When I was younger -- nine, ten, eleven -- I detested novels with multiple narrators. Specifically, any book that switched points of view on a chapter-by-chapter basis: losing the eyes and ears that had been guiding me through a book was unsettling, and left me feeling betrayed. At the time I didn't appreciate that these switches were providing the novel with something it needed, that each time a narrator was left behind, my curiosity about what they were doing helped ratchet up the story's tension and momentum.
Swapping voices, of course, also gives writers a chance to demonstrate the fundamental untrustworthiness (or if you prefer, unreliability) of all first-person, or perhaps all, narrators: no two people see the same event in the same way. Playing on the contradictory experiences of two or more main characters not only makes a story bigger, it suggests our own lives might be bigger -- or at least different -- than we have previously imagined. A simple structural device in fiction can hint at the enormous complexity of existence: go figure.
As a child, though, I didn't care about craft as a proxy for experience. (Or, let's be honest, as craft.) When narrators disappeared, I missed them on a visceral, emotional level -- along with the sense of wellbeing that came with immersing myself totally in another world and mind. The changes may not have jarred me out of the story completely, but they did upset my ability to graft onto it, leaving me with an uncertain sense of loyalty. Which voice should I trust? Which voice should I love? I don't think I ever ditched a novel just because of point-of-view swaps -- I've always been a reading completist -- but I did view them with a suspicious eye, always waiting for the book that would make those swaps feel worth it.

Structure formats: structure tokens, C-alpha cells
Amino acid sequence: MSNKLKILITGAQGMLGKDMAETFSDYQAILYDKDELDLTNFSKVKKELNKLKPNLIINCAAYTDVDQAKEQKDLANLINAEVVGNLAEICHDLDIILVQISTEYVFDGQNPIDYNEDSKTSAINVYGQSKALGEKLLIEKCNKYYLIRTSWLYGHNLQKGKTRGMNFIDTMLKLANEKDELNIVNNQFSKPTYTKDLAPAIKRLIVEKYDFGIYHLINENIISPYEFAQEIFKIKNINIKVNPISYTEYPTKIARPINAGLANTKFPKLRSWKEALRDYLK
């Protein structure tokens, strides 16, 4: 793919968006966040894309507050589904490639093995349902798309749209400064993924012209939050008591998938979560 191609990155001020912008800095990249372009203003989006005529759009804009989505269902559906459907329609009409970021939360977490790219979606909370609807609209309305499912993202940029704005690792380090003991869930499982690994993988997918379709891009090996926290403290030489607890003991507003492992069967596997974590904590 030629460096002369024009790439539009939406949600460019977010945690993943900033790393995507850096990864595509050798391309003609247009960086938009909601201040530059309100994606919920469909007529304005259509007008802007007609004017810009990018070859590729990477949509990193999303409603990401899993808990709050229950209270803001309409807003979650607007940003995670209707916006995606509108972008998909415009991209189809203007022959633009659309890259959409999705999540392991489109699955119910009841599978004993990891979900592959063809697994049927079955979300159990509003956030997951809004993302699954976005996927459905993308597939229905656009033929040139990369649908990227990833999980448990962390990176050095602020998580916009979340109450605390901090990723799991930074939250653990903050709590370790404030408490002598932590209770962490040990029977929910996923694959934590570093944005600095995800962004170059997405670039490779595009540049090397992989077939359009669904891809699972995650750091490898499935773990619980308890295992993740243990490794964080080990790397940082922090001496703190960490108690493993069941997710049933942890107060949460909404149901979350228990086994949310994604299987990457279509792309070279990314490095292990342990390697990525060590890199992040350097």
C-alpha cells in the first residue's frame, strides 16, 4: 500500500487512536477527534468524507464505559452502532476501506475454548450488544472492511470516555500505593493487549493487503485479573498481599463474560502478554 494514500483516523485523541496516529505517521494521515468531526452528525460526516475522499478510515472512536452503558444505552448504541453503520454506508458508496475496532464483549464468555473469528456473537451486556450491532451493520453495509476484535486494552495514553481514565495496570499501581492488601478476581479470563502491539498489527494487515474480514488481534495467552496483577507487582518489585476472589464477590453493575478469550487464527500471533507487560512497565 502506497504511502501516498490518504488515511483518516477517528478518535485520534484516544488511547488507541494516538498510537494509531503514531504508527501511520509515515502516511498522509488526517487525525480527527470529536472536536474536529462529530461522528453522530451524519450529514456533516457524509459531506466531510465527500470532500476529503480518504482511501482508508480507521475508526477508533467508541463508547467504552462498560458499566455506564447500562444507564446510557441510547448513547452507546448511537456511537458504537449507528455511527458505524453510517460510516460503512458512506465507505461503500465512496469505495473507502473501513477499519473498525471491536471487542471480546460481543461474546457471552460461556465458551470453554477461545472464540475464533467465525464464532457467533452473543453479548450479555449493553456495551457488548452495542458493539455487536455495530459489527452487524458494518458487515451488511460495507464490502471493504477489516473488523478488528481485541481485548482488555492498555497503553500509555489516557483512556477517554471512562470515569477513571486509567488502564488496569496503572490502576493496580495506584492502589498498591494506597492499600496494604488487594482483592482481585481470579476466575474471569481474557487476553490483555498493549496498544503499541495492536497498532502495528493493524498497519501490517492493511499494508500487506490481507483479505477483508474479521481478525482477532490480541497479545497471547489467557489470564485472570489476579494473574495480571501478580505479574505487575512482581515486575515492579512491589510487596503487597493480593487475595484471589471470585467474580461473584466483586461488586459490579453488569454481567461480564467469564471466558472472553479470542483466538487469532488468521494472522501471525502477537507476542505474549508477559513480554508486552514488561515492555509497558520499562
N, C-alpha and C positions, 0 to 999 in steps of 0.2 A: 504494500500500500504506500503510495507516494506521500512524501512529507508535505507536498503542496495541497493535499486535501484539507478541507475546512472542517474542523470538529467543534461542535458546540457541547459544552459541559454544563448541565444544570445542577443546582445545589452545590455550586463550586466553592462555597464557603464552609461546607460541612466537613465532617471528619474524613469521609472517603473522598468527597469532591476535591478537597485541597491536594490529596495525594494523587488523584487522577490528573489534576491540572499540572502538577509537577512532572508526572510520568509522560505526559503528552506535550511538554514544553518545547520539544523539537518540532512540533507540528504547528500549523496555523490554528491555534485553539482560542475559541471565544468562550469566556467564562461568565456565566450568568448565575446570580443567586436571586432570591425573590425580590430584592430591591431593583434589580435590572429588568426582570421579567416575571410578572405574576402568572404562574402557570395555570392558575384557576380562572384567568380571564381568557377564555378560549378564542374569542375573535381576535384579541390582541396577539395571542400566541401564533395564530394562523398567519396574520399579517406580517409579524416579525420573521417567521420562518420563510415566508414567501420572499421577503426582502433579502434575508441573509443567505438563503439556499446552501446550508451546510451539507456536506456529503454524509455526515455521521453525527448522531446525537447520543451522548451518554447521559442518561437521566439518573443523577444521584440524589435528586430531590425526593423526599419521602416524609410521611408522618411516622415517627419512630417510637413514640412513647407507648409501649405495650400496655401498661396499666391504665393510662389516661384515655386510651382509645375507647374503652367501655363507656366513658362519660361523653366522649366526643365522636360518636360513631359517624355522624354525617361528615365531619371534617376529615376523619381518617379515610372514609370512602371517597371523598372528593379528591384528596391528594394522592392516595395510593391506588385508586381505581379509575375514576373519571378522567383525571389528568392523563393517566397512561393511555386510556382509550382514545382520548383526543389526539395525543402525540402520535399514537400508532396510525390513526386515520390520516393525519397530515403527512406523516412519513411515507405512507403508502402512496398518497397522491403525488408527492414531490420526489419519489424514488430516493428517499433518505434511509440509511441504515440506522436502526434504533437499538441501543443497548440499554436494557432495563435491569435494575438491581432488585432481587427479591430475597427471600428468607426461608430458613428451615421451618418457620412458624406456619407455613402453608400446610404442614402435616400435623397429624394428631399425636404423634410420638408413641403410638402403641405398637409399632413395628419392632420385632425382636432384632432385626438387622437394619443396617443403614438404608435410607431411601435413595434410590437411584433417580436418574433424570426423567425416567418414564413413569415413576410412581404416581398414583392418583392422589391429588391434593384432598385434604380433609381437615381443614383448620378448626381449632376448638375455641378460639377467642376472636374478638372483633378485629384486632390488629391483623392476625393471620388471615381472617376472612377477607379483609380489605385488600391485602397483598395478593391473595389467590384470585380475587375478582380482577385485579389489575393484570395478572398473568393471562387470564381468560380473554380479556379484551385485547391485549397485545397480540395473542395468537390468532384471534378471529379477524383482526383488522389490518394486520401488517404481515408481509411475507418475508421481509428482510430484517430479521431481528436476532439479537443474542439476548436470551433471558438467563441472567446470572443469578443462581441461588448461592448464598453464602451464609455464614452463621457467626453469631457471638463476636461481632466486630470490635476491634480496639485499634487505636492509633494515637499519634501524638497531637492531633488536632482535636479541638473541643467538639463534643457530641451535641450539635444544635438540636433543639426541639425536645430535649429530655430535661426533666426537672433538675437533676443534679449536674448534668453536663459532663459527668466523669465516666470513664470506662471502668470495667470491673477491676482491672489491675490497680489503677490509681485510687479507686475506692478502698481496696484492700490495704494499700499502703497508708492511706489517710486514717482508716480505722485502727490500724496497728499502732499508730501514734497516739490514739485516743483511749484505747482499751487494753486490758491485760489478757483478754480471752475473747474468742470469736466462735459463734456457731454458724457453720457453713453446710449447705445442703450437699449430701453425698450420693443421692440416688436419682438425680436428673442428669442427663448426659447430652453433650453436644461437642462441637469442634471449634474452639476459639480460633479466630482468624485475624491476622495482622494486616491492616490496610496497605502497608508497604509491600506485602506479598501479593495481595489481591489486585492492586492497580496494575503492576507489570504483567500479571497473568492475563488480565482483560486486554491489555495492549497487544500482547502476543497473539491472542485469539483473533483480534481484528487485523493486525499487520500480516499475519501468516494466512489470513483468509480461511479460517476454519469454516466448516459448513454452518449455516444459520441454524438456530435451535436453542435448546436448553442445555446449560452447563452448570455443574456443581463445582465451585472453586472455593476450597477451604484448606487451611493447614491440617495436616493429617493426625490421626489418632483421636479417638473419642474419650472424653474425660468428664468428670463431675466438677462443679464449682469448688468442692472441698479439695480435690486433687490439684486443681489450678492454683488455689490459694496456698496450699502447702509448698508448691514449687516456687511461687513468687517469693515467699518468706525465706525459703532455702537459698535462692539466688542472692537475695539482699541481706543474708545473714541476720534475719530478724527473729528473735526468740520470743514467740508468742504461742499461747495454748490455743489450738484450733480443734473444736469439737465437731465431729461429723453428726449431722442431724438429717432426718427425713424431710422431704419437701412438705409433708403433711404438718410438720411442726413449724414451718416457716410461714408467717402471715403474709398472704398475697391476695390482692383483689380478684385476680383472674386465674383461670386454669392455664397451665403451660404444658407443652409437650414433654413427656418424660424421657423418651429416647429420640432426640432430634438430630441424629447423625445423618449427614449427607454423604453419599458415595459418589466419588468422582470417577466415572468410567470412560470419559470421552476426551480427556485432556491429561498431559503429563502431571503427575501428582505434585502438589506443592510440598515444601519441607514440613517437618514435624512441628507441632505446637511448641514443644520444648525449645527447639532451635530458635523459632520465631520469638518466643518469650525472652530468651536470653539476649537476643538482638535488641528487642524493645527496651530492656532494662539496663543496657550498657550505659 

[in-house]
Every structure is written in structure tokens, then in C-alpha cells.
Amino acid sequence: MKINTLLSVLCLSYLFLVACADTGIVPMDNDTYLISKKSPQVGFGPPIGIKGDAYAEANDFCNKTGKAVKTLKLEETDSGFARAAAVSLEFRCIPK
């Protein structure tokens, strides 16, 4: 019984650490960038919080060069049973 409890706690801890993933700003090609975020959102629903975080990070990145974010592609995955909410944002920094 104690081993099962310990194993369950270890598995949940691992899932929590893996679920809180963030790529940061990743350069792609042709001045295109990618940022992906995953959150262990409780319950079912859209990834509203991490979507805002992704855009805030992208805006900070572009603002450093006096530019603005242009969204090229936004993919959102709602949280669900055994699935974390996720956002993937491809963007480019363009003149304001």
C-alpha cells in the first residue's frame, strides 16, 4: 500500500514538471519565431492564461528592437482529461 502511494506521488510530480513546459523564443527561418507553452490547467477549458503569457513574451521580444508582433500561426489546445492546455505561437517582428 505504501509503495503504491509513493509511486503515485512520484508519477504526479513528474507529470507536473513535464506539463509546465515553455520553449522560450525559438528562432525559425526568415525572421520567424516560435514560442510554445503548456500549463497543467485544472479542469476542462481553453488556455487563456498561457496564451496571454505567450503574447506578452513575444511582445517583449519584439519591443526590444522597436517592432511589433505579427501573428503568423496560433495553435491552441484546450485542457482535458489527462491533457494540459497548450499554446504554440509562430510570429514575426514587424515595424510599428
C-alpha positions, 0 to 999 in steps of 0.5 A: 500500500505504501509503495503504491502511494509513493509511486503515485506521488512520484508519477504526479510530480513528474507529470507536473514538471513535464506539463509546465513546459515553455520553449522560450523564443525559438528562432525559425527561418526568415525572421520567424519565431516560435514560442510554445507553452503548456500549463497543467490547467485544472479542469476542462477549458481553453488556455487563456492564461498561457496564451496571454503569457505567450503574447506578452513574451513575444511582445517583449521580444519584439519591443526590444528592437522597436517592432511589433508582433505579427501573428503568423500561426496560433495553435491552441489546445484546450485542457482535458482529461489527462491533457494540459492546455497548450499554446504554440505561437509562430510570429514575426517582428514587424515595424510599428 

Lauren Groff's new novel Fates and Furies may just have done the trick. The story charts the marriage of young lovers Lotto and Mathilde through the vicissitudes of talent, ambition, jealousy, family, and time -- and Lotto and Mathilde each own half the book. Granted, the structure is not quite identical to the ABABAB switcheroos that made me grumble at age ten, but I think the stark exchange -- wherein AAA (Lotto's POV) becomes BBB (Mathilde's) at the halfway point -- would in theory have bugged me just as much.
Except -- except. Remember what I was saying about multiple narrators expanding the world? Welcome to that bigger place, which is brighter, louder, and full of rage.
It would do Groff a disservice to suggest that this book rests on having any particular "point"; the novel exists in its sentences, its breaths, its sliding between the human and the sublime, as when Lotto walks through a Halloween party "past a covey of witches huddled over someone's Polaroid paper, faces summoned out of the murk." But nonetheless, the moment that most astonished me was reading about Mathilde for the first time from her own perspective, and realizing how eclipsed she'd been by Lotto's enthusiasm, love, and -- let's just say it -- masculine self-regard. With Lotto guiding us, Mathilde is a beautiful woman, self-effacing and calm, if at times a bit chilly, and it's her disappointment that he fears most. She is his loving wife who works to support his failed acting career and buoys up his successful writing. He worries that she'll leave him, that his lost family money (Lotto's rich mother cuts him off for marrying Mathilde) will prove too great a burden. And then, only eventually, he fears she's deceived him by cheating. This in and of itself is a rich, if familiar, story. Then you turn the page.